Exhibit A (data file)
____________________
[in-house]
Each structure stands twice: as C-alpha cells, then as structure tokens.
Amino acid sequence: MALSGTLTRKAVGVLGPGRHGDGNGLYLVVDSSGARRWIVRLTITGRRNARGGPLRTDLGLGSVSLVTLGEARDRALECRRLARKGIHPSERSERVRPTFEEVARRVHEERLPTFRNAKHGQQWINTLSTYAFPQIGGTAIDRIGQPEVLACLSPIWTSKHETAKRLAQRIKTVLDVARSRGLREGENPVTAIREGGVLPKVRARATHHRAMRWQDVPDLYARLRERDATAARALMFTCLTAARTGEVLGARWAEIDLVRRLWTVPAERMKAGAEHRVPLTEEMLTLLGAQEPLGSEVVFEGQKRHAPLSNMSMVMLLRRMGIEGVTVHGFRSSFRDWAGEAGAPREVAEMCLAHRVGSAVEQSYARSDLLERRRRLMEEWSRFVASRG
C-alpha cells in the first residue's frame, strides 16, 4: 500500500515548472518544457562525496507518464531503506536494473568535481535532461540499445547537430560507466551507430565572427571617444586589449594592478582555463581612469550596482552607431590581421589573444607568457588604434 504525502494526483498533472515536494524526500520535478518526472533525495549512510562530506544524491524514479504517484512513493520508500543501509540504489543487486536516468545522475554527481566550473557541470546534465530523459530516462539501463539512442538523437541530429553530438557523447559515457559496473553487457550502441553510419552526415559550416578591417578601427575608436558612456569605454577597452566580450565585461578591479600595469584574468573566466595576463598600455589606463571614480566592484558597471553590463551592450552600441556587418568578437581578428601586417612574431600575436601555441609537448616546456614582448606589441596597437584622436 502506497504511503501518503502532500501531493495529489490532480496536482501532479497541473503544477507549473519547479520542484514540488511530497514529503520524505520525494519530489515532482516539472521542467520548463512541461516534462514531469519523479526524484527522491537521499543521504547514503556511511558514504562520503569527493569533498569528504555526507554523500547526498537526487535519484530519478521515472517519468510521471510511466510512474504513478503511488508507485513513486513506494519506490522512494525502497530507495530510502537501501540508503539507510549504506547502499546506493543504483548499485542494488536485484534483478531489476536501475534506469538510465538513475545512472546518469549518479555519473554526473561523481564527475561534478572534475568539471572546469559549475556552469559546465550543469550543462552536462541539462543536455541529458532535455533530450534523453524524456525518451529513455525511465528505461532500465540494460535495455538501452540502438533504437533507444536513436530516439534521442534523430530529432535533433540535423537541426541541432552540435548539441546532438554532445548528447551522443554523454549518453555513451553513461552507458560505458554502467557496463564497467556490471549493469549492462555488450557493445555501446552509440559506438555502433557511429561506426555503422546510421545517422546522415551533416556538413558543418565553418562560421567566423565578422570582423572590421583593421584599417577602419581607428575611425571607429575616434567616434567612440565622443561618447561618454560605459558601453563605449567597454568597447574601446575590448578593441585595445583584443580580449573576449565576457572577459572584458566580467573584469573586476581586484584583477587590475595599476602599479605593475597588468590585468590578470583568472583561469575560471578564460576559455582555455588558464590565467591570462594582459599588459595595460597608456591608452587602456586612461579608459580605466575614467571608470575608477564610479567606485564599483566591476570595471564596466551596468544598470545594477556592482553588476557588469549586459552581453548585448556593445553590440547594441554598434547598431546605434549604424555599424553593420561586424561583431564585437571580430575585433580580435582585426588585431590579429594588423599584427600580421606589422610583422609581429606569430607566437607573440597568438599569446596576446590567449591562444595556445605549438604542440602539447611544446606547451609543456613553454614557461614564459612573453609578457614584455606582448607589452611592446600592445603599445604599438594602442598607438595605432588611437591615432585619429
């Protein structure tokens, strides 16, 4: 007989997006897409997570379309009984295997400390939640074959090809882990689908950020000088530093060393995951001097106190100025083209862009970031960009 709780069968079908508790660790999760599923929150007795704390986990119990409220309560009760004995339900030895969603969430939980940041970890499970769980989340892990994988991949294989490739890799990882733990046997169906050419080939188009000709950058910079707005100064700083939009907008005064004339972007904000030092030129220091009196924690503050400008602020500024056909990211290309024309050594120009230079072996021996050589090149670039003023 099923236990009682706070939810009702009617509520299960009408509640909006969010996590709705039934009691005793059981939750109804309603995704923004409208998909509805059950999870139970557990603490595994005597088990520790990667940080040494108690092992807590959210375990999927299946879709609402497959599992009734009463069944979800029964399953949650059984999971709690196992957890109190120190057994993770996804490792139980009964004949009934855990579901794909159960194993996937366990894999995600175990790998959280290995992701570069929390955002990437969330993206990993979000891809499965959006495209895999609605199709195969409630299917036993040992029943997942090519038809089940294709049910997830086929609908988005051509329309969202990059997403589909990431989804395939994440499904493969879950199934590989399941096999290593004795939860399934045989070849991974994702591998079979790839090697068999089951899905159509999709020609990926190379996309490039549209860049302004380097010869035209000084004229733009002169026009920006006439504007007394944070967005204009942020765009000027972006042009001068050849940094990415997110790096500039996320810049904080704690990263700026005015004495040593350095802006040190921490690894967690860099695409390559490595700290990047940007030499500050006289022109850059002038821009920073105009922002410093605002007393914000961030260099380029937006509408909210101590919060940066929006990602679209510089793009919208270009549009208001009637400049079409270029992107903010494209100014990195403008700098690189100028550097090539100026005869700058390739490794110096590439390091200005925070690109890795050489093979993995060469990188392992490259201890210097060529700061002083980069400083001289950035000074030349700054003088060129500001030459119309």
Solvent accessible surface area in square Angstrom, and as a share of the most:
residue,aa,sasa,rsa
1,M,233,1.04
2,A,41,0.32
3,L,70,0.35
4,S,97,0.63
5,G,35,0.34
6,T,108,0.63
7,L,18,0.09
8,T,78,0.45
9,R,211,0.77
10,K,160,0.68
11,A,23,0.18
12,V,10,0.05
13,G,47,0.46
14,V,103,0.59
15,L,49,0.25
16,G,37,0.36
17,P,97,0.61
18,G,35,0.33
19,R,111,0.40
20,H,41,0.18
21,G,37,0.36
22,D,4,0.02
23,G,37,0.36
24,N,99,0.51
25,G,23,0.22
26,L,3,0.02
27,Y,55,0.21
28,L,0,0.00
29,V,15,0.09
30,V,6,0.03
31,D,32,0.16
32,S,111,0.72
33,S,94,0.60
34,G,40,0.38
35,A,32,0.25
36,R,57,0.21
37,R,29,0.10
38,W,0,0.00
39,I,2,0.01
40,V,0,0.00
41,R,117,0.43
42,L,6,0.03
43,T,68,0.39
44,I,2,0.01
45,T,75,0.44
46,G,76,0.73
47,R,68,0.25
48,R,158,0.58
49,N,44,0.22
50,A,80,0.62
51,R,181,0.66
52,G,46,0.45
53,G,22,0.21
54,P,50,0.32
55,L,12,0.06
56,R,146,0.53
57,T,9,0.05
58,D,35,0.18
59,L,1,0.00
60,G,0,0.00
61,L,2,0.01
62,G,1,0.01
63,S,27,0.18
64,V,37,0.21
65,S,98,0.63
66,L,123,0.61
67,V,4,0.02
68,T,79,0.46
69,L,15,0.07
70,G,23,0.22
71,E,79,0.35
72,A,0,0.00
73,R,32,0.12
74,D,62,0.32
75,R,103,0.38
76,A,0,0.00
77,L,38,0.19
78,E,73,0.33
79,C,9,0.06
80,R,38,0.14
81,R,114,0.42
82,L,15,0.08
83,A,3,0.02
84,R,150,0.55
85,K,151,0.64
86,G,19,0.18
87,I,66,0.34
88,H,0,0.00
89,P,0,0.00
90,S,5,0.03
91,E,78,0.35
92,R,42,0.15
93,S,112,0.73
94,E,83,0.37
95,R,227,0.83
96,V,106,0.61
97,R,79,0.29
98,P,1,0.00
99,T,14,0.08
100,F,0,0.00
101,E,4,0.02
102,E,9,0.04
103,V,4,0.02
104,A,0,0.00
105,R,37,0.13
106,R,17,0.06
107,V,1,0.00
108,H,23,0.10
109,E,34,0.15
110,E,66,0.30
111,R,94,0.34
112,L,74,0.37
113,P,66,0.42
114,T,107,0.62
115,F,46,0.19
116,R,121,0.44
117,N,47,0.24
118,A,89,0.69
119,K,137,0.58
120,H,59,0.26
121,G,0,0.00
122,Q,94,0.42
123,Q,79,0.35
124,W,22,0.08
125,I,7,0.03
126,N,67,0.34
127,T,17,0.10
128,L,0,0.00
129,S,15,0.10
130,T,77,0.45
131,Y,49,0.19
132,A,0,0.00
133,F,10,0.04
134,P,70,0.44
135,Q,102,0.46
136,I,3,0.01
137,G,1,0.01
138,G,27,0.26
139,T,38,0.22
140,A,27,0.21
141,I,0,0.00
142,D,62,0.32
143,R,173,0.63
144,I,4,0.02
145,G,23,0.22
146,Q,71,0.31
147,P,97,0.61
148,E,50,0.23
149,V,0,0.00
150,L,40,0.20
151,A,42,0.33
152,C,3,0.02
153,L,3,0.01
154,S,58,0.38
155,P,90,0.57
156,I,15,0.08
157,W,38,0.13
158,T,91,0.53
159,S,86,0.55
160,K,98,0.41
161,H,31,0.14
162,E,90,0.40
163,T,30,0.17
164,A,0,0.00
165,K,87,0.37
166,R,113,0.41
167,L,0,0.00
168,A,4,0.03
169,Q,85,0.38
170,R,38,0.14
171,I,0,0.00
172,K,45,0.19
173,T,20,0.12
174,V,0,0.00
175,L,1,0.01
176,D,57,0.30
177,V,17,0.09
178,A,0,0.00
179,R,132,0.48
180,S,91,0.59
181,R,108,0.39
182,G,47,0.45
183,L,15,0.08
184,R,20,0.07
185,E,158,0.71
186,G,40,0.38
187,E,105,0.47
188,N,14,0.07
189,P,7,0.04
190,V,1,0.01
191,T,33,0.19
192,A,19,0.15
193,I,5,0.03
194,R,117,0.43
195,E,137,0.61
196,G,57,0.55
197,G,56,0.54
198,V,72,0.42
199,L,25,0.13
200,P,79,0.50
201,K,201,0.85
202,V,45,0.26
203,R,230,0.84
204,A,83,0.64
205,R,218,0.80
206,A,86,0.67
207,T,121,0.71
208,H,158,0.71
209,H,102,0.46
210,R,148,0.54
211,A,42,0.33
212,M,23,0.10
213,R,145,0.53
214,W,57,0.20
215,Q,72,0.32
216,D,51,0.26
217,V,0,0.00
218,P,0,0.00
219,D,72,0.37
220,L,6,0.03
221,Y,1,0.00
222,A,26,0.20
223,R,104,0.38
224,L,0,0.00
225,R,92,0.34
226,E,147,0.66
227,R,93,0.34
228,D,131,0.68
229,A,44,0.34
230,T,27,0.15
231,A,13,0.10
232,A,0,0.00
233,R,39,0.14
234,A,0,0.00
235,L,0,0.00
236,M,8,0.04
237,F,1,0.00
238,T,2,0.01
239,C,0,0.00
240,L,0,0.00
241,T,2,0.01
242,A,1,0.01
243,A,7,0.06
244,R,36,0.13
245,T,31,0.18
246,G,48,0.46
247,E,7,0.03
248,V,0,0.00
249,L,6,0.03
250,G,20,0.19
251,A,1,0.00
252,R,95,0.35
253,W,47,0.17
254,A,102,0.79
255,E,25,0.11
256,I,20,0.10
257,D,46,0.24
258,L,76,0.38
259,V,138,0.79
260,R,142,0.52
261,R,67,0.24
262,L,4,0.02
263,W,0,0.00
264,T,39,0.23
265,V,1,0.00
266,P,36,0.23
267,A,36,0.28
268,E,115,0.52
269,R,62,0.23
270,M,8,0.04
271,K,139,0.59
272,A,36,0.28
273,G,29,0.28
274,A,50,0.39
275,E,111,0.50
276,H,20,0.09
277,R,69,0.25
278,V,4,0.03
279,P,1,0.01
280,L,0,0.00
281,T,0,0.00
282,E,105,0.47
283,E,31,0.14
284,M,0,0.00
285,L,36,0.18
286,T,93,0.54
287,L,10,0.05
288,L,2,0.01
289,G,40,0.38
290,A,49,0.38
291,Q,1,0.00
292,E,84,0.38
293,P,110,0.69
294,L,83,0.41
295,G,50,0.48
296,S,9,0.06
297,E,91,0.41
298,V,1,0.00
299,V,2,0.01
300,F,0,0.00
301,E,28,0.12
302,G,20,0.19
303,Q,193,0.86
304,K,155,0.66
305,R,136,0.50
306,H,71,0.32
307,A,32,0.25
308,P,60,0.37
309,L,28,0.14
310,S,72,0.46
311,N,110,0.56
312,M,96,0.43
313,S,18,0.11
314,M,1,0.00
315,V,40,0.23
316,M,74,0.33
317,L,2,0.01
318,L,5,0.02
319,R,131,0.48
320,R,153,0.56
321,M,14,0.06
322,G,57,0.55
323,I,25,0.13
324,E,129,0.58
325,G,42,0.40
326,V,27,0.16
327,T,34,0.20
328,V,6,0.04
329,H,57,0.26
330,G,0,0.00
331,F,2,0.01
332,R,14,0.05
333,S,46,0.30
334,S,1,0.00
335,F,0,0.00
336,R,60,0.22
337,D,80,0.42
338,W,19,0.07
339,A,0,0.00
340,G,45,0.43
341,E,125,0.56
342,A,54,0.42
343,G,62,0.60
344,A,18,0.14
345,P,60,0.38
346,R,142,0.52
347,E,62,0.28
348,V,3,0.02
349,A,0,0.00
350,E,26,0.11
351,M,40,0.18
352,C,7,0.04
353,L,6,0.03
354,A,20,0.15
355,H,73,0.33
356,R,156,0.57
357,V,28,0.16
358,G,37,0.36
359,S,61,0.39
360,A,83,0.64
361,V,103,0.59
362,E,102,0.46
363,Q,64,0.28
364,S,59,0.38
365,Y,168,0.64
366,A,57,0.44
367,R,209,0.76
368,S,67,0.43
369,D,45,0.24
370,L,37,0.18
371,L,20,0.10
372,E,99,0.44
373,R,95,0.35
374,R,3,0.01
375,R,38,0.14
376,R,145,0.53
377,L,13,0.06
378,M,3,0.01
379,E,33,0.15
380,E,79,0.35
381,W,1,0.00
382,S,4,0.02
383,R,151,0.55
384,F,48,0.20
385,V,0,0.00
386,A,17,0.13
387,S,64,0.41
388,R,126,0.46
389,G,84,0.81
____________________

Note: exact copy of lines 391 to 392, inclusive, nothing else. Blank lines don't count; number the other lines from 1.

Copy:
384,F,48,0.20
385,V,0,0.00